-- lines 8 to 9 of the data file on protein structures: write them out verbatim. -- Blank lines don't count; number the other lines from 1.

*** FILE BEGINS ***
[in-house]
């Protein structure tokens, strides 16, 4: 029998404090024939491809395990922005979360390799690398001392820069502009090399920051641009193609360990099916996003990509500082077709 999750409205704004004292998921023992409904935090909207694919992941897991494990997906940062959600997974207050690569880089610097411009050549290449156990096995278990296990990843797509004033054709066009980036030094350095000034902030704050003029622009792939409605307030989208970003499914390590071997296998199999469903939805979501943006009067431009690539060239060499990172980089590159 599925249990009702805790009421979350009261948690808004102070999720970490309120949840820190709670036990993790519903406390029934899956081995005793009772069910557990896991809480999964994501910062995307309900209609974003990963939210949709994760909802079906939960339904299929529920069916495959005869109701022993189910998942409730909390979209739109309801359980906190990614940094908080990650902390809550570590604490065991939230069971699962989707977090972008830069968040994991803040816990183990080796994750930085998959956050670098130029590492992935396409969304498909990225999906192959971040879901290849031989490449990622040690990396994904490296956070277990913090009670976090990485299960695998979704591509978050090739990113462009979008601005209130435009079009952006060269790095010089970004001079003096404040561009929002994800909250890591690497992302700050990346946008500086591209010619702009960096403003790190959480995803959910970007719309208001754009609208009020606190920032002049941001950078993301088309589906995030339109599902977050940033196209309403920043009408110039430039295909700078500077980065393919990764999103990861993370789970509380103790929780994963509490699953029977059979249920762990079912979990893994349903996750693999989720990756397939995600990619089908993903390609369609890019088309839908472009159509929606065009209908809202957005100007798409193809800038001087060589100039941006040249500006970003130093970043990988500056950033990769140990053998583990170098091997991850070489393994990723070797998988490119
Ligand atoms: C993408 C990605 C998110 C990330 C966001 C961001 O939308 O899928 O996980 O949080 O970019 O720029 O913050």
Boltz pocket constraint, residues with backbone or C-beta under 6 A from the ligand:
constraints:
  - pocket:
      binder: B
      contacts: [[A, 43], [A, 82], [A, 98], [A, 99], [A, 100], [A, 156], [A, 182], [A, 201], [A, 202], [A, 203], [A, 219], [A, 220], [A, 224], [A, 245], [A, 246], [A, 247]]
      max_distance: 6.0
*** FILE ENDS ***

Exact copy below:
      contacts: [[A, 43], [A, 82], [A, 98], [A, 99], [A, 100], [A, 156], [A, 182], [A, 201], [A, 202], [A, 203], [A, 219], [A, 220], [A, 224], [A, 245], [A, 246], [A, 247]]
      max_distance: 6.0